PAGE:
--Like many young people, Emerson had a tendency toward asceticism: “I would sacrifice inclination to the interest of mind and soul. I would remember that ‘Spare Fast oft with Gods doth diet,’ that Justinian devoted but one out of twenty-four hours to sleep, and this week (for instance) I will remember to curtail my dinner and supper sensibly and rise from table each day with an appetite, till Tuesday evening next, and so see if it be a fact that I can understand more clearly.”

 

Young people often experiment with different ways of living. Tolstoy said that when he was young, there was hardly a single philosophy or ethical theory that he didn’t try, that he didn’t adopt and live by for a time.

 

--“I cannot assume the elevation I ought,—but lose the influence I should exert among those of meaner or younger understanding, for want of sufficient bottom in my nature, for want of that confidence of manner which springs from an erect mind which is without fear and without reproach.”

 

Many intellectuals have made a similar complaint; many intellectuals have complained that they lack a firm, strong ego, that they have spirit but not character.

 

This long journal entry, this self-examination, is a remarkable work for a twenty-year-old, remarkable both for its keen analysis and for its graceful prose.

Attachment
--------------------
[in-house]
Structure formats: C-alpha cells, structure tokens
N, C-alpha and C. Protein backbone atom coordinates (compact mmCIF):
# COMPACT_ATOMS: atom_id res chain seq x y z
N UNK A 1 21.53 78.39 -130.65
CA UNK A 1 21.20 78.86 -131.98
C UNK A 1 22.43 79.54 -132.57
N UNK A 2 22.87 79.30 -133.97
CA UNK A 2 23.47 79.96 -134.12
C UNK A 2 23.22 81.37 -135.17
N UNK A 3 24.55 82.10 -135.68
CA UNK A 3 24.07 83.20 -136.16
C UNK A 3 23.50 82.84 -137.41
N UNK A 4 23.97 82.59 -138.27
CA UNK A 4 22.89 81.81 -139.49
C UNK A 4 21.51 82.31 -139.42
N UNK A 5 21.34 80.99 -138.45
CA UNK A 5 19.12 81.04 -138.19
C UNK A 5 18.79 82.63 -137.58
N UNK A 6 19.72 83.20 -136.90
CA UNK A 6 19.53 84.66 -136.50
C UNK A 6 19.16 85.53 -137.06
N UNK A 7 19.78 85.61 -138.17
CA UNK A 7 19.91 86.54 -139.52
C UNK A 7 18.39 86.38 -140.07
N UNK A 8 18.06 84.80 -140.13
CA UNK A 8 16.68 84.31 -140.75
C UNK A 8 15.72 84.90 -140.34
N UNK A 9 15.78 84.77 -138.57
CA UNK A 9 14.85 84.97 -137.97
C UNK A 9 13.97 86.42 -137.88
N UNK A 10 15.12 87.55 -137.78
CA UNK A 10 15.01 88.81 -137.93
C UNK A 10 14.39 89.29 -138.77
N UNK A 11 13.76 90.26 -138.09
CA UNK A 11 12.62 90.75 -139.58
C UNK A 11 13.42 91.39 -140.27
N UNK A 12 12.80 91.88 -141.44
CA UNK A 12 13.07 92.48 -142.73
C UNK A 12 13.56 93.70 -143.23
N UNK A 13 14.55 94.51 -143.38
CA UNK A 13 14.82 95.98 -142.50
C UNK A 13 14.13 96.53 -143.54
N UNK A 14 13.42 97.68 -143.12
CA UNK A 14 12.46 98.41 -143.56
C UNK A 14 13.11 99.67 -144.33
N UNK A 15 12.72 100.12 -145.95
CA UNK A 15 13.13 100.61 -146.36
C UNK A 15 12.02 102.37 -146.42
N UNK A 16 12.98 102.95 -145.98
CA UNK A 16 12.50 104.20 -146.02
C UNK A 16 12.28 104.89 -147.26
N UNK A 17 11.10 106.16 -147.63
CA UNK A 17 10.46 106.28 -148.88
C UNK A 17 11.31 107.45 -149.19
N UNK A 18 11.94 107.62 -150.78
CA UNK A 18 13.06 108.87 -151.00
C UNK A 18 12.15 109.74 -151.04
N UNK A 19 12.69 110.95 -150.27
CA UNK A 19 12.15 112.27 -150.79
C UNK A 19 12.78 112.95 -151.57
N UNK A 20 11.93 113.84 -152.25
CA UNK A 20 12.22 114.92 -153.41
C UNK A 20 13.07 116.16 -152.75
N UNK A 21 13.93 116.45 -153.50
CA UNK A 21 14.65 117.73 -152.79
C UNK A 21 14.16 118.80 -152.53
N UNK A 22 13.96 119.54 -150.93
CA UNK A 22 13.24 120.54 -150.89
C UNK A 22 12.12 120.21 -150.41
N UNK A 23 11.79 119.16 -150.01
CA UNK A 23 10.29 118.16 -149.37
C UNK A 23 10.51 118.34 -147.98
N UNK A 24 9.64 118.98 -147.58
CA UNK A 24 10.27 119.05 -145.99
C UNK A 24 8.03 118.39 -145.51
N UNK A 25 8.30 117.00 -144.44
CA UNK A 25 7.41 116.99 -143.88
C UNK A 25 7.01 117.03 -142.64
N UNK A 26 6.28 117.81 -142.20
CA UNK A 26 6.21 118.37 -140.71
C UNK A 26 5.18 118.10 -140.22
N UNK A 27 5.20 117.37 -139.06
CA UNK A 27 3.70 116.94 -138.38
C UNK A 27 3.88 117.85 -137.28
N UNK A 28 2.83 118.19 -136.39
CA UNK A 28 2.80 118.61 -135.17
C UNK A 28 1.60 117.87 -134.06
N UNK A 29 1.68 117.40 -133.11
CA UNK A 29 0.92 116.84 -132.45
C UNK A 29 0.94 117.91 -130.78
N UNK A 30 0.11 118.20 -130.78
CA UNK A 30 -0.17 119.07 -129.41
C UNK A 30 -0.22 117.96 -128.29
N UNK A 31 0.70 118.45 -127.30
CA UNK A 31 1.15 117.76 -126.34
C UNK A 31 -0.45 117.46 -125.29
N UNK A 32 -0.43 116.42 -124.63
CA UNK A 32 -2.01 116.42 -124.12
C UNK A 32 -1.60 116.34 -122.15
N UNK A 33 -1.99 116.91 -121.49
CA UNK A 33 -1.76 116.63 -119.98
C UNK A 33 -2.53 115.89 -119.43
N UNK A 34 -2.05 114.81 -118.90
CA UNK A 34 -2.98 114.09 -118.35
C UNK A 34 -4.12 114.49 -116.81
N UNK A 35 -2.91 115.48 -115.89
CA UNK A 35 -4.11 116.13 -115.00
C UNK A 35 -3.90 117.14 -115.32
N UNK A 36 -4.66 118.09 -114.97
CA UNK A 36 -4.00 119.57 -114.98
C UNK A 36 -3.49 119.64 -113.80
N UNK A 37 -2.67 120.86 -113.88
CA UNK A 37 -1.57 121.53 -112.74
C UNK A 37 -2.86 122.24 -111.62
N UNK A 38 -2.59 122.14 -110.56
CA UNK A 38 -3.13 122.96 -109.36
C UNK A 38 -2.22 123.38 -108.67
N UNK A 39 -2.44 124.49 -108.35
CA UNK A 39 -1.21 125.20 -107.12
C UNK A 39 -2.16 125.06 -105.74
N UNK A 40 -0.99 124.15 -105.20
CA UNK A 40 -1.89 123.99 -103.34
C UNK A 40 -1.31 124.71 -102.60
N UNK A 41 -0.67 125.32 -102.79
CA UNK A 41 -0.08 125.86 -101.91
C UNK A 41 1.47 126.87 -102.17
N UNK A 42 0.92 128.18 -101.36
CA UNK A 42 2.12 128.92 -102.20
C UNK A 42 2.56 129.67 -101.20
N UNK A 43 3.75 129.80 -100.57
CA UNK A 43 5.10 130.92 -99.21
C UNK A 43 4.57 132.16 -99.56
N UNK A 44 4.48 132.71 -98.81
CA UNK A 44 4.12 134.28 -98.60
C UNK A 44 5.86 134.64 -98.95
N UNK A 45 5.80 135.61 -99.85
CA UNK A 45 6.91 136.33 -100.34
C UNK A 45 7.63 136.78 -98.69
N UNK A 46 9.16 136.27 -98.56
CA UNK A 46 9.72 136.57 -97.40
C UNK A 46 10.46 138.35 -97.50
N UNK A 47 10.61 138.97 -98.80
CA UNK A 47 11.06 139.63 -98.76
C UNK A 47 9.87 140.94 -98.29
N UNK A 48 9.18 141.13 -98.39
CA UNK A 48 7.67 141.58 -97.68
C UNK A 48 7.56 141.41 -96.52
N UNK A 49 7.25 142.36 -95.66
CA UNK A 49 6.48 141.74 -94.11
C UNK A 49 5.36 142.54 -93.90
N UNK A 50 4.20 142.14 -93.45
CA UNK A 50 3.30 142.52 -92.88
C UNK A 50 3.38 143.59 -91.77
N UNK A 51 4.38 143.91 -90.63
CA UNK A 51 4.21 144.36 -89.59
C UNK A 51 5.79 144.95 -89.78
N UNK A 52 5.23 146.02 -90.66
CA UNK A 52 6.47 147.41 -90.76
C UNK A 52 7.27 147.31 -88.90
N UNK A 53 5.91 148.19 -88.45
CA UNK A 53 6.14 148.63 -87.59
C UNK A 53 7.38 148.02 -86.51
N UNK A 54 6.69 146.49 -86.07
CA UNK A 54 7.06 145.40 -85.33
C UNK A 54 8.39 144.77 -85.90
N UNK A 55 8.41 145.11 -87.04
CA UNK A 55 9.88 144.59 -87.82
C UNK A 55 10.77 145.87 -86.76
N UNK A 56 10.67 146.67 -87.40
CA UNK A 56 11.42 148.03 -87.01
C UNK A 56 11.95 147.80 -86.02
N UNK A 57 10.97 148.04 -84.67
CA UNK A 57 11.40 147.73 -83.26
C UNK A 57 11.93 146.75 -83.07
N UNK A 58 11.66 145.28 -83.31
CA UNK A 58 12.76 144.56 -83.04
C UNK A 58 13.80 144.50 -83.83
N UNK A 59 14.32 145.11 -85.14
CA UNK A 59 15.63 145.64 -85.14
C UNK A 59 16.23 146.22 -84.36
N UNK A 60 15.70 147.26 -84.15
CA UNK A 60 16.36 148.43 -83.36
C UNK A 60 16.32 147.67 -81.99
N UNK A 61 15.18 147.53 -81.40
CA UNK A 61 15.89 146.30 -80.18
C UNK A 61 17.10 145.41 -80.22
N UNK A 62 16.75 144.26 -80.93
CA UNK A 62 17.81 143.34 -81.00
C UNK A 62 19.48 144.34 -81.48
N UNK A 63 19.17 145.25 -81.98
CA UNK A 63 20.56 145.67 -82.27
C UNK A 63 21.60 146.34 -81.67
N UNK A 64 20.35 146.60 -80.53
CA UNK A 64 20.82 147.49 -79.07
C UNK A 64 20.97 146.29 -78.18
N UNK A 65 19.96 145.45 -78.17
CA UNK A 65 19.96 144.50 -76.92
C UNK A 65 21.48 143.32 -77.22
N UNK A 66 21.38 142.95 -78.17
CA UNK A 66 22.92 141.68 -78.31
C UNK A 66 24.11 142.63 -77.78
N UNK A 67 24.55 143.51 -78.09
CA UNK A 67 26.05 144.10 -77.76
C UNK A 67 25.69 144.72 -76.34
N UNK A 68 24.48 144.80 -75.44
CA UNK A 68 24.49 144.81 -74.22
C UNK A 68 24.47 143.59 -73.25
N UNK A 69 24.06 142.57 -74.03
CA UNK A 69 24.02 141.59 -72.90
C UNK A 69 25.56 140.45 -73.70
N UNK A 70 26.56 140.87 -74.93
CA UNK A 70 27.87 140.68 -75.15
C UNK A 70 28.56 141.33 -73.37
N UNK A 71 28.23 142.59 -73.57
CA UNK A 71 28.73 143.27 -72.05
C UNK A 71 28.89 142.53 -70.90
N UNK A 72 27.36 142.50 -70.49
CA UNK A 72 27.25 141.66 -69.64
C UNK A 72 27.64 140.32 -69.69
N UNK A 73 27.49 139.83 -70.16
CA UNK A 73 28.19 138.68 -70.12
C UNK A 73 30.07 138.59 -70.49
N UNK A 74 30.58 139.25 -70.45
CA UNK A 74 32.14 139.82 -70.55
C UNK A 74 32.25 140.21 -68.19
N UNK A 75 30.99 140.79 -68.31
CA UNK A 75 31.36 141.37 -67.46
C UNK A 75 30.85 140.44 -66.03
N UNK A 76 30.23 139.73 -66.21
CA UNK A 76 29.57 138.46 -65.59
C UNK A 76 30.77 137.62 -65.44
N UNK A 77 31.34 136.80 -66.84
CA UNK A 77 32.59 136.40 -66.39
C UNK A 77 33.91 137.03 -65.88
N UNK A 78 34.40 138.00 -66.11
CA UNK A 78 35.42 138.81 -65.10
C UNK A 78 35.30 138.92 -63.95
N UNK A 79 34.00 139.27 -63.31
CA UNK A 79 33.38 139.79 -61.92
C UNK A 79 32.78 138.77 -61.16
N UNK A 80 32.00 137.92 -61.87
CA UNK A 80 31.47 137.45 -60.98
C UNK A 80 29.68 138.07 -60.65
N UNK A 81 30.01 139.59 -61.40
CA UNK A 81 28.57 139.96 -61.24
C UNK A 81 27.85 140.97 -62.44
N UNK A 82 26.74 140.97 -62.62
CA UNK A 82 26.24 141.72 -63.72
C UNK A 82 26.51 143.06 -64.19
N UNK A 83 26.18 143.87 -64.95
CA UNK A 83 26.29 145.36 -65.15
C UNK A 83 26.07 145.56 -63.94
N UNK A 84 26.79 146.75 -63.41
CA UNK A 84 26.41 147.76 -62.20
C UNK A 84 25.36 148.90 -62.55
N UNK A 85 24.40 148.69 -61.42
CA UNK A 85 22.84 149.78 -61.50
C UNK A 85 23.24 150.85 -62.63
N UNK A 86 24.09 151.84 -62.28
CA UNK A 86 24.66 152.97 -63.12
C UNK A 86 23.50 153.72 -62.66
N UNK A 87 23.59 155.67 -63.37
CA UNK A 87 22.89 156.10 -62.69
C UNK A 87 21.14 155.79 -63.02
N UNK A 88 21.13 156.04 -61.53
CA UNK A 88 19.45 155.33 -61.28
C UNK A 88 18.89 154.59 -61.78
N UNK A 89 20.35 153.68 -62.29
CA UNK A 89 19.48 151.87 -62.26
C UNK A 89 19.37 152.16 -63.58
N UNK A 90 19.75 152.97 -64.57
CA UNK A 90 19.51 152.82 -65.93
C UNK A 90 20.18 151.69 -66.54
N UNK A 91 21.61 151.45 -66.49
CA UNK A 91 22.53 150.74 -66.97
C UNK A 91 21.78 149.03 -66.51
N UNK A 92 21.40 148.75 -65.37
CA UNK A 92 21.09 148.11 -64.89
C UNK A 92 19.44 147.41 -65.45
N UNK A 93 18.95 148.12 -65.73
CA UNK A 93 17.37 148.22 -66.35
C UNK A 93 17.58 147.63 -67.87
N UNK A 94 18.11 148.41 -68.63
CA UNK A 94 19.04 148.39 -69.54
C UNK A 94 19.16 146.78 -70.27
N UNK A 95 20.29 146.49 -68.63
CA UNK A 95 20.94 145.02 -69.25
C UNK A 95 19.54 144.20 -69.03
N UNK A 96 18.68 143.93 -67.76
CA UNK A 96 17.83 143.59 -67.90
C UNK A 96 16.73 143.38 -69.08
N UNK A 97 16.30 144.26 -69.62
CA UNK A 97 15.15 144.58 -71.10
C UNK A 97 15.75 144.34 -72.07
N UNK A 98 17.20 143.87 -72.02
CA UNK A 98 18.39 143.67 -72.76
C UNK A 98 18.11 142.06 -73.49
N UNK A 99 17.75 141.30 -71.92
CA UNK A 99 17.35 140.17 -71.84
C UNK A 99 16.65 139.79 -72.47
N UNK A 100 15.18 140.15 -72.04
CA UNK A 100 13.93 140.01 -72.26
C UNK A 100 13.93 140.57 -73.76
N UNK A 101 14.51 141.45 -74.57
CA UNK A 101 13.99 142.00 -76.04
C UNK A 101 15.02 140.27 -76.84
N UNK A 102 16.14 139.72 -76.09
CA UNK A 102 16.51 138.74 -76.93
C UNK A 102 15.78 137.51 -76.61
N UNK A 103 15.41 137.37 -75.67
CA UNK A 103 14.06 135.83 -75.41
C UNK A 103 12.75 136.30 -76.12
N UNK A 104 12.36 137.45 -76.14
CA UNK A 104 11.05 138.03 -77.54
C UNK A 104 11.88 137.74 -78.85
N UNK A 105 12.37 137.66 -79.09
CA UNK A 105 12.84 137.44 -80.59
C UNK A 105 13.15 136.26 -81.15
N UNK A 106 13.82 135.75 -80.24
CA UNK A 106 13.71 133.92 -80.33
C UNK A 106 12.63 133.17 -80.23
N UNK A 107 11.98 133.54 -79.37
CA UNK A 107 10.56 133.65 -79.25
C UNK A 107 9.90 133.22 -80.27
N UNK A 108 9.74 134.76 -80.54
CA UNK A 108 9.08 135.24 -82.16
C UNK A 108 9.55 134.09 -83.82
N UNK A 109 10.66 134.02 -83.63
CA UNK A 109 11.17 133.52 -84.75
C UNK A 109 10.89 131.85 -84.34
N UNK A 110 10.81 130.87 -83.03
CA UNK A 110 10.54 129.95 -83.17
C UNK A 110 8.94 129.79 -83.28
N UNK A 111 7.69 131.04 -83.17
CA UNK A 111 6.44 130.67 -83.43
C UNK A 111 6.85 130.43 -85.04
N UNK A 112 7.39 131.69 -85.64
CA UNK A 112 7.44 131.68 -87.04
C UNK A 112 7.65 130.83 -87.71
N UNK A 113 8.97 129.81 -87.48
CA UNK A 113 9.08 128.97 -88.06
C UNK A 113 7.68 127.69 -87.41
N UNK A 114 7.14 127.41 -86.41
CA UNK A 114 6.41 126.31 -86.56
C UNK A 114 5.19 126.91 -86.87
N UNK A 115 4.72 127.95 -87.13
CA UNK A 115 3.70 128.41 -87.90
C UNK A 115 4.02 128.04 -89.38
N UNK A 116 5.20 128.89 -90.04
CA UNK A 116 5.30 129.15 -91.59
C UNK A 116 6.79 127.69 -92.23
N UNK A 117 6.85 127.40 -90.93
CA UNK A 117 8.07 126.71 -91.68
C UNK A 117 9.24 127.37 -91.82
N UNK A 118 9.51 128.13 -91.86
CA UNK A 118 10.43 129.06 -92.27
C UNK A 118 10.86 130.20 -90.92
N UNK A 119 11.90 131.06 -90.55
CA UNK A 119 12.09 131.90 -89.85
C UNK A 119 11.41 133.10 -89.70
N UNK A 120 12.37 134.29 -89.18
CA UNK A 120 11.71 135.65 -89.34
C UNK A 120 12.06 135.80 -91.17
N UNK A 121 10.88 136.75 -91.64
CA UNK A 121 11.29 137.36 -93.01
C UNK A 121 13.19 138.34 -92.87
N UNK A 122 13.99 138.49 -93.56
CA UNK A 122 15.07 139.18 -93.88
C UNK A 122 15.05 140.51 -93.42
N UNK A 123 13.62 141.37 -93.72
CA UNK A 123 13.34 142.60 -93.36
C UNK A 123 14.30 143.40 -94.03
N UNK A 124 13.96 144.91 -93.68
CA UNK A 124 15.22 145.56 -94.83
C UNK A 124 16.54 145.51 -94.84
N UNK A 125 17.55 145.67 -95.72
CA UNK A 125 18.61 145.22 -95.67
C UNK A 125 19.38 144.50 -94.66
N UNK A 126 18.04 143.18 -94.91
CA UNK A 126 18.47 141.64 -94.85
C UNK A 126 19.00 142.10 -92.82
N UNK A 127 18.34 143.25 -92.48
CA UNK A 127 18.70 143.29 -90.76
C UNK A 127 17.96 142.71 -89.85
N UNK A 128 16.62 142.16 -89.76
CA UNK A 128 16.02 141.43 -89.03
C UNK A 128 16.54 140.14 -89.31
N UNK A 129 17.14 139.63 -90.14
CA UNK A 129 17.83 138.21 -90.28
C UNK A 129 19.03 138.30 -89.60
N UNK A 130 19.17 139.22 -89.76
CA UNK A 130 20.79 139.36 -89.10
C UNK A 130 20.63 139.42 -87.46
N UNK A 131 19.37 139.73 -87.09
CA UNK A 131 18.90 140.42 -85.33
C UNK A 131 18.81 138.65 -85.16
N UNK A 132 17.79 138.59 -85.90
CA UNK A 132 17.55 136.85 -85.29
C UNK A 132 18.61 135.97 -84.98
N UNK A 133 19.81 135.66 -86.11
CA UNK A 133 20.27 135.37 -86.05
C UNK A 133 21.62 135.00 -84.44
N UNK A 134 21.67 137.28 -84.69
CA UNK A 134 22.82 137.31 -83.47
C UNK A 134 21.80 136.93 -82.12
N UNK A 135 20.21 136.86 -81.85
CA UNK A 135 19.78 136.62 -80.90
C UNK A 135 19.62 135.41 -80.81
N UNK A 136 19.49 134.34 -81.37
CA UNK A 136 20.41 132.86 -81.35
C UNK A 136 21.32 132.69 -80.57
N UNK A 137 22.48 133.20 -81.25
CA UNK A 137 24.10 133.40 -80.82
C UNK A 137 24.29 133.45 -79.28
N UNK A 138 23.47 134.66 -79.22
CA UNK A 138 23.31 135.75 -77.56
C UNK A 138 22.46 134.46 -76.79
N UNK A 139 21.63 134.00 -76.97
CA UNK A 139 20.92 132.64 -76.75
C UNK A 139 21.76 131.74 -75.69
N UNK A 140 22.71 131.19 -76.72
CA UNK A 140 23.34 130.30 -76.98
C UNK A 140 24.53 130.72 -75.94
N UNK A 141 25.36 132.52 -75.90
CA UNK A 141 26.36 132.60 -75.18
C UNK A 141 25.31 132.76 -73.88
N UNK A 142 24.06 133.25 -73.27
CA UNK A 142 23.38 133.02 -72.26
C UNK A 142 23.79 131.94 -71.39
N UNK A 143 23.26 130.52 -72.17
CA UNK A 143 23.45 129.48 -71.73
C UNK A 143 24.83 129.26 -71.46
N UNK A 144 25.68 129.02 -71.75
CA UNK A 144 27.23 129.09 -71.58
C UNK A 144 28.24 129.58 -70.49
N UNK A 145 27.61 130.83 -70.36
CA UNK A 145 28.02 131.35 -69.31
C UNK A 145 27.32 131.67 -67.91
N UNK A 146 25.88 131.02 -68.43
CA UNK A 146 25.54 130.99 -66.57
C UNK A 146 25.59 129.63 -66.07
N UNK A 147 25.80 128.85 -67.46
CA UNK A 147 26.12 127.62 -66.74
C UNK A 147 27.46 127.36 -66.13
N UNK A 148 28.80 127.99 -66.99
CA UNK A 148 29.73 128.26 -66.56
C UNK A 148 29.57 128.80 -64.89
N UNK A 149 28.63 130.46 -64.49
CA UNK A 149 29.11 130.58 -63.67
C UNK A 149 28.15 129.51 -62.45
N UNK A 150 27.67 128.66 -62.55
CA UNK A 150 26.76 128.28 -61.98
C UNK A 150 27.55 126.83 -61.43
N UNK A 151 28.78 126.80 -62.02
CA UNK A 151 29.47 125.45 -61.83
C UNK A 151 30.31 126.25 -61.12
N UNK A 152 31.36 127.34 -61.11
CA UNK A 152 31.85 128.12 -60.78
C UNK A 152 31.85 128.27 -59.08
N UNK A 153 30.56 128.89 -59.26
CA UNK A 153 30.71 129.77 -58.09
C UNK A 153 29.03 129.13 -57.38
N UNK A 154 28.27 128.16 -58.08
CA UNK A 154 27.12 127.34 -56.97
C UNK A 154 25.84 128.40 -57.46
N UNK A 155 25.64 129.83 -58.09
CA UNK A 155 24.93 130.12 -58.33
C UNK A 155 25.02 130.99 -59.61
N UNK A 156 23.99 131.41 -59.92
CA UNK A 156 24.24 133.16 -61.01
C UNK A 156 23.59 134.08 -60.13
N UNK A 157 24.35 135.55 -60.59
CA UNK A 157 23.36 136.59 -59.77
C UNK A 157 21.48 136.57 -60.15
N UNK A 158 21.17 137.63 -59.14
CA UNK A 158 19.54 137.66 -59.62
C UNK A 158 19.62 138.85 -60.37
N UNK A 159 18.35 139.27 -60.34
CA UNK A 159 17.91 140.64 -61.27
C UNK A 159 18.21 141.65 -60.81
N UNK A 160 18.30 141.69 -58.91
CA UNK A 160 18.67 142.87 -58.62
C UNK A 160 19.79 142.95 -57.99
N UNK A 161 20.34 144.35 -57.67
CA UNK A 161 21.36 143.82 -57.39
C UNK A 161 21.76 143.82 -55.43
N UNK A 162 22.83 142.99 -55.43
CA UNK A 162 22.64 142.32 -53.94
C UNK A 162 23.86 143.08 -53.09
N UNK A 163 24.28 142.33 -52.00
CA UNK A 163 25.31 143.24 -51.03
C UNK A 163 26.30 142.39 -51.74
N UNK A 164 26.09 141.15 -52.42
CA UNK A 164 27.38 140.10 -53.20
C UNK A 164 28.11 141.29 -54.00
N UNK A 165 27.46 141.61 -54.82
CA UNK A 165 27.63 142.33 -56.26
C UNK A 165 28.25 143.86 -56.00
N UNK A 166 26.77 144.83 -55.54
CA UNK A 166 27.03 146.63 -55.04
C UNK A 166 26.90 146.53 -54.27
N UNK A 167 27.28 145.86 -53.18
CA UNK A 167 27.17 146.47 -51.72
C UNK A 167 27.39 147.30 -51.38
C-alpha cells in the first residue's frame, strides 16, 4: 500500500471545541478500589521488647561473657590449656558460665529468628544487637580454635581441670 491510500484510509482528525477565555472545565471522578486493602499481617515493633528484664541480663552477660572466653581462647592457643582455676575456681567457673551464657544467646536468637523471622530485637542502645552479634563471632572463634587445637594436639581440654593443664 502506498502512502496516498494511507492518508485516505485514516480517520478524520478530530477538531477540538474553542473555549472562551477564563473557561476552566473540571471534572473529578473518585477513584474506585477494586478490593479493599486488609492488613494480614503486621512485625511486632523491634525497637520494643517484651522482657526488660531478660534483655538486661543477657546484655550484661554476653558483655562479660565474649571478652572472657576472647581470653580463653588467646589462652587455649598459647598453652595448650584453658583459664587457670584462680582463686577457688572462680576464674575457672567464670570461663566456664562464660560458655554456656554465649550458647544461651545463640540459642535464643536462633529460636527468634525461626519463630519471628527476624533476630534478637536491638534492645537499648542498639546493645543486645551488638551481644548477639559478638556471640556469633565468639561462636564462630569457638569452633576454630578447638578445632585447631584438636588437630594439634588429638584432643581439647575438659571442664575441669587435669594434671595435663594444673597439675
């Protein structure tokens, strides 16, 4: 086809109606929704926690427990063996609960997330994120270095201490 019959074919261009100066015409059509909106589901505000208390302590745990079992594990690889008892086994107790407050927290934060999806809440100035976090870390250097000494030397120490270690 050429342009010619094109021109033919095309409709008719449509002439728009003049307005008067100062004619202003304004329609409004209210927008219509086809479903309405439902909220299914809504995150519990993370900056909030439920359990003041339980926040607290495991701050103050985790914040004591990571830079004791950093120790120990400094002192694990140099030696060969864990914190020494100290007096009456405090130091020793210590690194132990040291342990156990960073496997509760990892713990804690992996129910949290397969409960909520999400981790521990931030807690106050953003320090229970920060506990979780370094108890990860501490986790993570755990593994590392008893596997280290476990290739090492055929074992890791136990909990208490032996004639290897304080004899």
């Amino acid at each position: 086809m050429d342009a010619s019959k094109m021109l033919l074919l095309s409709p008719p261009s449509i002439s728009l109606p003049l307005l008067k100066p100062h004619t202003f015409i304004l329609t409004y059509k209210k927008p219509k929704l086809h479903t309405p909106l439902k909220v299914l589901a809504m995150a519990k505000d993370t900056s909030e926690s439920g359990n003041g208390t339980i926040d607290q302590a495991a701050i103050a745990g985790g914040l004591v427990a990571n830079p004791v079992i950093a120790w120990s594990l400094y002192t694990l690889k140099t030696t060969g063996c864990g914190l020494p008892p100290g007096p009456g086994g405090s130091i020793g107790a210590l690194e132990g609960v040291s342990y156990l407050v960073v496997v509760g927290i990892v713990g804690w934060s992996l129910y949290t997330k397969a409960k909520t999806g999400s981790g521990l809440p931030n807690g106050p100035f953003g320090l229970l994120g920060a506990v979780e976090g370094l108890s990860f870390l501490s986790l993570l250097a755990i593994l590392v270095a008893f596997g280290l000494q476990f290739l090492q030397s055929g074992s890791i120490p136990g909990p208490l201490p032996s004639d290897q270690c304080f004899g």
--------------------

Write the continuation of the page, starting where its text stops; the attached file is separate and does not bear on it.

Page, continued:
1824--Even at age twenty, even when embarking on a career as minister, Emerson was already planning to write a work similar to the essays of Montaigne or Bacon. He spoke of, “those books which collect and embody the wisdom of their times....which, without originality, seize upon all the popular speculations floating among sensible men and give them in a compact graceful form to the following age. I should like to add another volume to this valuable work.”

5/54--Later in his career, Emerson wished that his work were an organic whole, instead of a collection of discrete thoughts: “If Minerva offered me a gift and an option, I would say give me continuity. I am tired of scraps....Away with this Jew’s rag-bag of ends and tufts of brocade, velvet, and cloth-of-gold; let me spin some yards or miles of helpful twine, a clew to lead to one kingly truth, a cord to bind wholesome and belonging facts.”

 

People often say that writers can’t judge their own work. But writers frequently display a clear understanding of their strengths and weaknesses. Even at age twenty, Emerson understood his strengths and weaknesses. Emerson knew what his work lacked—it lacked “continuity”; though it possessed a wealth of interesting thoughts, it lacked “one kingly truth”.